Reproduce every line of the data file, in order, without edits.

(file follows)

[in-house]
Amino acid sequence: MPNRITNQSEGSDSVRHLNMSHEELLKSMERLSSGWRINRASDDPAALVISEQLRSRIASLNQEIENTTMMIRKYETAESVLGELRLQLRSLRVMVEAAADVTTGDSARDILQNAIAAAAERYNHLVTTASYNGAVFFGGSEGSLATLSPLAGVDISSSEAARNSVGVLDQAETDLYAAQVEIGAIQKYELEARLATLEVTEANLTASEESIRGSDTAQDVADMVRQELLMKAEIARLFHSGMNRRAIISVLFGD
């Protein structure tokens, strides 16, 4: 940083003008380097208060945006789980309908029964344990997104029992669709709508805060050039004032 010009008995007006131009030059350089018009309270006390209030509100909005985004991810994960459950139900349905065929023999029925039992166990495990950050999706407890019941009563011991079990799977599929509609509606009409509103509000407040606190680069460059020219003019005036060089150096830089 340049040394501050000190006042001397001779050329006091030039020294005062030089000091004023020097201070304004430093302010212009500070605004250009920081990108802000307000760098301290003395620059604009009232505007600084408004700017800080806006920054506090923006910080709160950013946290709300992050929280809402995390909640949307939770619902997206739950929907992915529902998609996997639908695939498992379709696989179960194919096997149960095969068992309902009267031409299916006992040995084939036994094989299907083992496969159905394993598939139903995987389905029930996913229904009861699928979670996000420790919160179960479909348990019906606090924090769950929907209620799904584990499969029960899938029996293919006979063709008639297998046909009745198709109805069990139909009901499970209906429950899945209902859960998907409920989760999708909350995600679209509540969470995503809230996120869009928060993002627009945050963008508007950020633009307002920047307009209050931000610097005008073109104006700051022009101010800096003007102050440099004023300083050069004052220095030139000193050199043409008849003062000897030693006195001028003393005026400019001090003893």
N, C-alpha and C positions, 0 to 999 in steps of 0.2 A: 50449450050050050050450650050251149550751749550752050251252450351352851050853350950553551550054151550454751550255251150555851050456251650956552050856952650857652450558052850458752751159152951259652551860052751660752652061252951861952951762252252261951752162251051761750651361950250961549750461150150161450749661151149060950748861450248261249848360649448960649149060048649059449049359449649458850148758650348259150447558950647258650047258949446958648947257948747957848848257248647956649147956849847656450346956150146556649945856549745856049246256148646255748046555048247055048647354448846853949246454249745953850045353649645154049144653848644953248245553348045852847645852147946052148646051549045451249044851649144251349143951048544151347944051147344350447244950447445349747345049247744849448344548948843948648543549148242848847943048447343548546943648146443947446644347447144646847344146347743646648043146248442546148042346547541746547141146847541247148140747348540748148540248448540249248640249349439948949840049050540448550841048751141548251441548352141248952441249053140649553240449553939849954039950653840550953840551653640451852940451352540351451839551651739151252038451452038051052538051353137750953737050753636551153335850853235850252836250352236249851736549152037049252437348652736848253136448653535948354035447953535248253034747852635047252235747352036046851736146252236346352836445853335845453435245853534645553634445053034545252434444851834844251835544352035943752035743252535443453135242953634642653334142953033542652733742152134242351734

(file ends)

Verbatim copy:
[in-house]
Amino acid sequence: MPNRITNQSEGSDSVRHLNMSHEELLKSMERLSSGWRINRASDDPAALVISEQLRSRIASLNQEIENTTMMIRKYETAESVLGELRLQLRSLRVMVEAAADVTTGDSARDILQNAIAAAAERYNHLVTTASYNGAVFFGGSEGSLATLSPLAGVDISSSEAARNSVGVLDQAETDLYAAQVEIGAIQKYELEARLATLEVTEANLTASEESIRGSDTAQDVADMVRQELLMKAEIARLFHSGMNRRAIISVLFGD
């Protein structure tokens, strides 16, 4: 940083003008380097208060945006789980309908029964344990997104029992669709709508805060050039004032 010009008995007006131009030059350089018009309270006390209030509100909005985004991810994960459950139900349905065929023999029925039992166990495990950050999706407890019941009563011991079990799977599929509609509606009409509103509000407040606190680069460059020219003019005036060089150096830089 340049040394501050000190006042001397001779050329006091030039020294005062030089000091004023020097201070304004430093302010212009500070605004250009920081990108802000307000760098301290003395620059604009009232505007600084408004700017800080806006920054506090923006910080709160950013946290709300992050929280809402995390909640949307939770619902997206739950929907992915529902998609996997639908695939498992379709696989179960194919096997149960095969068992309902009267031409299916006992040995084939036994094989299907083992496969159905394993598939139903995987389905029930996913229904009861699928979670996000420790919160179960479909348990019906606090924090769950929907209620799904584990499969029960899938029996293919006979063709008639297998046909009745198709109805069990139909009901499970209906429950899945209902859960998907409920989760999708909350995600679209509540969470995503809230996120869009928060993002627009945050963008508007950020633009307002920047307009209050931000610097005008073109104006700051022009101010800096003007102050440099004023300083050069004052220095030139000193050199043409008849003062000897030693006195001028003393005026400019001090003893």
N, C-alpha and C positions, 0 to 999 in steps of 0.2 A: 50449450050050050050450650050251149550751749550752050251252450351352851050853350950553551550054151550454751550255251150555851050456251650956552050856952650857652450558052850458752751159152951259652551860052751660752652061252951861952951762252252261951752162251051761750651361950250961549750461150150161450749661151149060950748861450248261249848360649448960649149060048649059449049359449649458850148758650348259150447558950647258650047258949446958648947257948747957848848257248647956649147956849847656450346956150146556649945856549745856049246256148646255748046555048247055048647354448846853949246454249745953850045353649645154049144653848644953248245553348045852847645852147946052148646051549045451249044851649144251349143951048544151347944051147344350447244950447445349747345049247744849448344548948843948648543549148242848847943048447343548546943648146443947446644347447144646847344146347743646648043146248442546148042346547541746547141146847541247148140747348540748148540248448540249248640249349439948949840049050540448550841048751141548251441548352141248952441249053140649553240449553939849954039950653840550953840551653640451852940451352540351451839551651739151252038451452038051052538051353137750953737050753636551153335850853235850252836250352236249851736549152037049252437348652736848253136448653535948354035447953535248253034747852635047252235747352036046851736146252236346352836445853335845453435245853534645553634445053034545252434444851834844251835544352035943752035743252535443453135242953634642653334142953033542652733742152134242351734